According to the Uganda Communications Commission by October 31st 2020, there were 20m Internet subscribers in Uganda, up from 15m as of December 31st, 2019, and up from 4.7m as of December 31, 2015.
Internet traffic between July and October averaged 19m. Part of this growth is global; a result of declining costs of both smart phones and Internet access, but government policy has made it possible.
Then the demographics: we have a population of about 43m people. Of these, only 45% are 18 years plus.
Bobi Wine is 38 years old while Museveni is 76. The people aged between 18 and 40 years constitute 80% of the adult/voting population.
The people aged 75 years and above are 1.7% of voters. The people aged 50 years plus, the constituency most likely to appreciate where Museveni has bought this country from, are only 13% of the voters. Many young Ugandans not appreciate our gains and take them for granted.
Bobi Wine is enjoying an 85% advantage on social media, Museveni only 12%. Yet the spread of social media is evidence of the achievements of the Museveni administration. Millions of young Ugandans today are connected on social media via smart phones. This means they have sufficient disposable income to by smart phones and divert money from food and other basic needs to data and OTT. It also means they are educated to be able to read and write, thanks to UPE and USE, Museveni’s signature achievements.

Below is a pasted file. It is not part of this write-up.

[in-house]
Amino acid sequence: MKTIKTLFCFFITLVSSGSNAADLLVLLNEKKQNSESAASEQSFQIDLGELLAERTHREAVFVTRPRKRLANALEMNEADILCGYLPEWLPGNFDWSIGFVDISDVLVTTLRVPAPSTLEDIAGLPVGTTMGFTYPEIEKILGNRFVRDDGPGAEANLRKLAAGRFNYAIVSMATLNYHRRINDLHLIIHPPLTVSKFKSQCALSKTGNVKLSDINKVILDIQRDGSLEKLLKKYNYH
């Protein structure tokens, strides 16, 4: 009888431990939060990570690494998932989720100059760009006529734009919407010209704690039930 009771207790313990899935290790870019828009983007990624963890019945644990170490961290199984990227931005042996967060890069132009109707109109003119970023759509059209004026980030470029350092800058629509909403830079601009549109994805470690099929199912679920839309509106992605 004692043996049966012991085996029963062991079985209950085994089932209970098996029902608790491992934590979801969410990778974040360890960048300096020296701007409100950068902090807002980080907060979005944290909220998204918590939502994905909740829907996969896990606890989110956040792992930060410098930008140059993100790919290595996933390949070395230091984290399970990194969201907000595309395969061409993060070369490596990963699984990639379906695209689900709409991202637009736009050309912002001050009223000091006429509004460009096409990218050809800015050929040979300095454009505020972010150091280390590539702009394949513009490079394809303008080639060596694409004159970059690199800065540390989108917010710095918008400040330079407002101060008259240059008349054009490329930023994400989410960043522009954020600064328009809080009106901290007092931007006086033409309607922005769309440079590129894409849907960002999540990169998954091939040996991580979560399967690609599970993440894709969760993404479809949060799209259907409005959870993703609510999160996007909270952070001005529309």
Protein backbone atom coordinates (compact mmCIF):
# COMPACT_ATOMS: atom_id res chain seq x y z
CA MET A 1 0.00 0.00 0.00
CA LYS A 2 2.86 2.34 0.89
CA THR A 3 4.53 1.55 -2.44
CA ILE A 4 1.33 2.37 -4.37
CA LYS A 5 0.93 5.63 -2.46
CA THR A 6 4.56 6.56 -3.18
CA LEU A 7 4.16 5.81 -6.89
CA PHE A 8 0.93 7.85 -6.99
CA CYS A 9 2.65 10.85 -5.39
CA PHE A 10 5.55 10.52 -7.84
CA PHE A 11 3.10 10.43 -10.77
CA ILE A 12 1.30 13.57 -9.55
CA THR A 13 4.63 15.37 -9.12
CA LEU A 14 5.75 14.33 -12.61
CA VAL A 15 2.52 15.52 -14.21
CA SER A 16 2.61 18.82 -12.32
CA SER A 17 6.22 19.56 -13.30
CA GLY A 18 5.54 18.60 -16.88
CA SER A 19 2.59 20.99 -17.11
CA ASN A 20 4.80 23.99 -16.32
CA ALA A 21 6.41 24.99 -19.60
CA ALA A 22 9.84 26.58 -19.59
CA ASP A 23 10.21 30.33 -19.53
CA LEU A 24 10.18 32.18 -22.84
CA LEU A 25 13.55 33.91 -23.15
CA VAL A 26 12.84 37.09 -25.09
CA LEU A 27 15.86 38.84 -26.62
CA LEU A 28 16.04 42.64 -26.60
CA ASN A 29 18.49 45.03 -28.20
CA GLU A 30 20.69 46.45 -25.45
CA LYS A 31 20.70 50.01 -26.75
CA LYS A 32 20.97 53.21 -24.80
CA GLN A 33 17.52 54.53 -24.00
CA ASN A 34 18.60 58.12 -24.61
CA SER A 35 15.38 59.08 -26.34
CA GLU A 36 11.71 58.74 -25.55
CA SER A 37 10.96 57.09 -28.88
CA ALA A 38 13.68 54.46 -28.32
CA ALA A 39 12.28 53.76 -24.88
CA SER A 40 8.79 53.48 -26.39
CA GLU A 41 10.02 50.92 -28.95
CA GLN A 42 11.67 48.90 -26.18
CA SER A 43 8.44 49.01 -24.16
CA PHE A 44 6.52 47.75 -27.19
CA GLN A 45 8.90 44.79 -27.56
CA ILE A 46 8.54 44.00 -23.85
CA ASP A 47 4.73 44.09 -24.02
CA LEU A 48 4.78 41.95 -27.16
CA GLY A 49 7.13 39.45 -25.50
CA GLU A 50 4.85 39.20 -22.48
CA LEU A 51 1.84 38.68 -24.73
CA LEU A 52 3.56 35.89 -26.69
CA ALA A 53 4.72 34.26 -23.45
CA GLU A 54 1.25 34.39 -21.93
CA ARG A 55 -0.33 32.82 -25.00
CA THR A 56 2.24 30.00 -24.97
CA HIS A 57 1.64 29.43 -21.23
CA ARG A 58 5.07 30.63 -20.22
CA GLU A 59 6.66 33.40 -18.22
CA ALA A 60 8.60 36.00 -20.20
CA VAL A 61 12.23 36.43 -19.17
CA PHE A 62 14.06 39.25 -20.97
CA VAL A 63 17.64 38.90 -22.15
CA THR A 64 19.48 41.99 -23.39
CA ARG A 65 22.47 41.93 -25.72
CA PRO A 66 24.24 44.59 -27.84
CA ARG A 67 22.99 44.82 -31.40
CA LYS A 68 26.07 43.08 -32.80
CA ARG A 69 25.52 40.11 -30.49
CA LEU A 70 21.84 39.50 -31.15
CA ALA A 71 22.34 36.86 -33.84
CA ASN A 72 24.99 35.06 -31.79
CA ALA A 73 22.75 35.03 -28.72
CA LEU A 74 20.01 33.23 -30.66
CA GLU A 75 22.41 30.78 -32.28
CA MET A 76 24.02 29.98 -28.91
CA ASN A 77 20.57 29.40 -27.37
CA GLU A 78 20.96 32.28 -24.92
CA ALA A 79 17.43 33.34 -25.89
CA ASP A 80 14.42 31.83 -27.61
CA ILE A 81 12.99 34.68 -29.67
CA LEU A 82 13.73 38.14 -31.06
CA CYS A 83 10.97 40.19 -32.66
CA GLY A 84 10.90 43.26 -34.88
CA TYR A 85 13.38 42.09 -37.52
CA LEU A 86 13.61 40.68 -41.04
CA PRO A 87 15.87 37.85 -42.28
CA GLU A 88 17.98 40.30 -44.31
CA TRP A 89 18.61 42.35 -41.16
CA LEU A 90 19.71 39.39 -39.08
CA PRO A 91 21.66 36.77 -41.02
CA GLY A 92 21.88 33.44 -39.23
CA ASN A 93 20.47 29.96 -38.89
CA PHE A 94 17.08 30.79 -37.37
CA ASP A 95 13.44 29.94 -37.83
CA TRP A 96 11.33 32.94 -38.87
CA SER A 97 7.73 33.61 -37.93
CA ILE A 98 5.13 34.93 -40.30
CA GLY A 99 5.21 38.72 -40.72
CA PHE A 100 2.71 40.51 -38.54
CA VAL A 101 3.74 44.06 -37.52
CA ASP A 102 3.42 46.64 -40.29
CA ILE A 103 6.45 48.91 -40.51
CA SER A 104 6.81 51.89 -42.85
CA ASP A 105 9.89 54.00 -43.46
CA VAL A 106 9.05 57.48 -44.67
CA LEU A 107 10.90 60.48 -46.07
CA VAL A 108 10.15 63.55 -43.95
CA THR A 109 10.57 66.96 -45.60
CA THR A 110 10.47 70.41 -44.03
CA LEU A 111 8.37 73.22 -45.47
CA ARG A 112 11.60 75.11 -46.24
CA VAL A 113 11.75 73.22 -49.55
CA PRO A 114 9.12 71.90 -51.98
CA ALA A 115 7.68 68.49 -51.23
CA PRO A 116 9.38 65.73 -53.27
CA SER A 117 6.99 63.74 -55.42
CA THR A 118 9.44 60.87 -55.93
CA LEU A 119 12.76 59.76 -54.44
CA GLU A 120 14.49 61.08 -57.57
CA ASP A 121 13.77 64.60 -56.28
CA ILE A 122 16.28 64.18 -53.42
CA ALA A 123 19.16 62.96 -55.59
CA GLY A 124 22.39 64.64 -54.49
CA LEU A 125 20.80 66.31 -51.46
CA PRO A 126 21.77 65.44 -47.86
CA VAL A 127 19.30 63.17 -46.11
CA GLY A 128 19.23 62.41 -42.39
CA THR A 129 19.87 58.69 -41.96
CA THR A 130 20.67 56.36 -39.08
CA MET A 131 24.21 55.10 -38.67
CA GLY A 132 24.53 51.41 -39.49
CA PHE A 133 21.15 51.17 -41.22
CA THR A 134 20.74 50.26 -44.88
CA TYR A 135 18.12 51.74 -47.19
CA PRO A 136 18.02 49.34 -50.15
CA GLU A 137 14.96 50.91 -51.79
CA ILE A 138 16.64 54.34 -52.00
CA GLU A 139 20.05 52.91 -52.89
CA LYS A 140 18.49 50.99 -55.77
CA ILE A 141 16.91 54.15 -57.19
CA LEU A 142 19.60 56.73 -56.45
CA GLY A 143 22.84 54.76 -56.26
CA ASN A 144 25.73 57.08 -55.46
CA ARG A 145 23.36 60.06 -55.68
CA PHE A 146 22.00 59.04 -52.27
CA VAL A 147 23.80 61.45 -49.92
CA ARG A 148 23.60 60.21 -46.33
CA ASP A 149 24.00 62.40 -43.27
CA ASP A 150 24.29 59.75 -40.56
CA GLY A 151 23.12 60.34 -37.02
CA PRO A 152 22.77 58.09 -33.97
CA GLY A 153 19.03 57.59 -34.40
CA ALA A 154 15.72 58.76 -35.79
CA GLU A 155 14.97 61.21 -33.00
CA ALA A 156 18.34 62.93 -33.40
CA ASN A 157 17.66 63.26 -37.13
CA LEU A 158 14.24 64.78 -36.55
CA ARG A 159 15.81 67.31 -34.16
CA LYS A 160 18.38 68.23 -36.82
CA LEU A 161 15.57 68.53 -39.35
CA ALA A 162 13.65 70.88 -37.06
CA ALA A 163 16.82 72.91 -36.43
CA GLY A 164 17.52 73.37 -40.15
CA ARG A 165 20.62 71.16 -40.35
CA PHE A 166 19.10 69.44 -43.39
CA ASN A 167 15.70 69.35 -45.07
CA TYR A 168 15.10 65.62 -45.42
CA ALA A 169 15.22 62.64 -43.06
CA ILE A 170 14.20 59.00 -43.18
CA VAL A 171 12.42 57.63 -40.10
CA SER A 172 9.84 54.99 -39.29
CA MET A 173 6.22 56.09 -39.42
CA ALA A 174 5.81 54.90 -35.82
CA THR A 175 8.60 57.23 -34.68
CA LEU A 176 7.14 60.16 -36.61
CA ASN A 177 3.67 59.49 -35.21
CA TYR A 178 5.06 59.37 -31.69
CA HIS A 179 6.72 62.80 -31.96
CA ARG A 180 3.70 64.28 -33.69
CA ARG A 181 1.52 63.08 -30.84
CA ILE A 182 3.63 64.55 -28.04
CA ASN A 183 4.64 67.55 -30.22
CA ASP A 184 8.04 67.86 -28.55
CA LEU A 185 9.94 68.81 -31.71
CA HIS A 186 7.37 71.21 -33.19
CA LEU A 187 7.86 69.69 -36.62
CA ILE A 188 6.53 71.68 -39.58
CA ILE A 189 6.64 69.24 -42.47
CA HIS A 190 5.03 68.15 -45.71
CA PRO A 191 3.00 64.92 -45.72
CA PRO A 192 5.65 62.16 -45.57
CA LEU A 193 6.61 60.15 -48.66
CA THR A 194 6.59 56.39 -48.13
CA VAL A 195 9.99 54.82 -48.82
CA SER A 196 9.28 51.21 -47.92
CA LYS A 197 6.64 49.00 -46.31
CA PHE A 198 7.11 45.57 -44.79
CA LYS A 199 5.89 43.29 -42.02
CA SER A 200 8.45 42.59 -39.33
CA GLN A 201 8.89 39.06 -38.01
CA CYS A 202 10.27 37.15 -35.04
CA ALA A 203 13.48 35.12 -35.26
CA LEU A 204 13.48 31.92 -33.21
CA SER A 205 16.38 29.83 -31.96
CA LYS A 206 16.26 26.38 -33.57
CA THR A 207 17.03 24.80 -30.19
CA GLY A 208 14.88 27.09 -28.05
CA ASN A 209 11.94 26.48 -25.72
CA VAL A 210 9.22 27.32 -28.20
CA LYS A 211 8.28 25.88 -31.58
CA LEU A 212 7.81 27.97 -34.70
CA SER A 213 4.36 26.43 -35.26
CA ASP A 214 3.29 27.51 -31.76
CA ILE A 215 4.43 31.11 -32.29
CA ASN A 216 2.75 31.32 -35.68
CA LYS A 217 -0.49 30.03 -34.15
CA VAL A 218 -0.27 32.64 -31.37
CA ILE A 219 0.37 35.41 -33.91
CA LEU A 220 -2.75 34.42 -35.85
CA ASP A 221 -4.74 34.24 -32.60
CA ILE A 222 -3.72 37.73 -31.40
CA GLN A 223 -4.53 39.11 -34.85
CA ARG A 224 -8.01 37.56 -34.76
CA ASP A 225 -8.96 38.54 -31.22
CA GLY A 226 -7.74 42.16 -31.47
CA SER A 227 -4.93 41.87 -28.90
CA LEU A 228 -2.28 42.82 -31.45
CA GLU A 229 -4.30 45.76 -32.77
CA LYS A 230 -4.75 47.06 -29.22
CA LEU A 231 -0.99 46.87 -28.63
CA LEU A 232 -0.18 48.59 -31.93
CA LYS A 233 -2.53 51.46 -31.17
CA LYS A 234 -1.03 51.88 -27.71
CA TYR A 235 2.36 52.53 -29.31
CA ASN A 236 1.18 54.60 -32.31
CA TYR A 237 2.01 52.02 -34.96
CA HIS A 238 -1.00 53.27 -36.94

These factors have made young Ugandans highly aspirational. Yet the rate of growth in their aspirations is (and can only be) faster than the rate of growth in opportunities. The mismatch between aspirations and opportunities is what is driving social frustration reflected in hostility to government. This is the new challenge of Museveni’s developmental state. It has produced a social group that wants to see the president go, a contradiction Karl Marx identified with capitalism.
Marx argued that for the bourgeoisie to accomplish its project of accumulation, it has (inevitably) to produce a social class, the embittered proletariat, whose interests are at odds with the interests of capital. This class, Marx predicted, would raise and expropriate the owners of capital. He called this the gravedigger problem. The same risk faces Museveni’s developmental state; it has cultivated its own gravediggers – the embittered urban and semi-urban youths. Will they raise and overthrow the state that has produced them?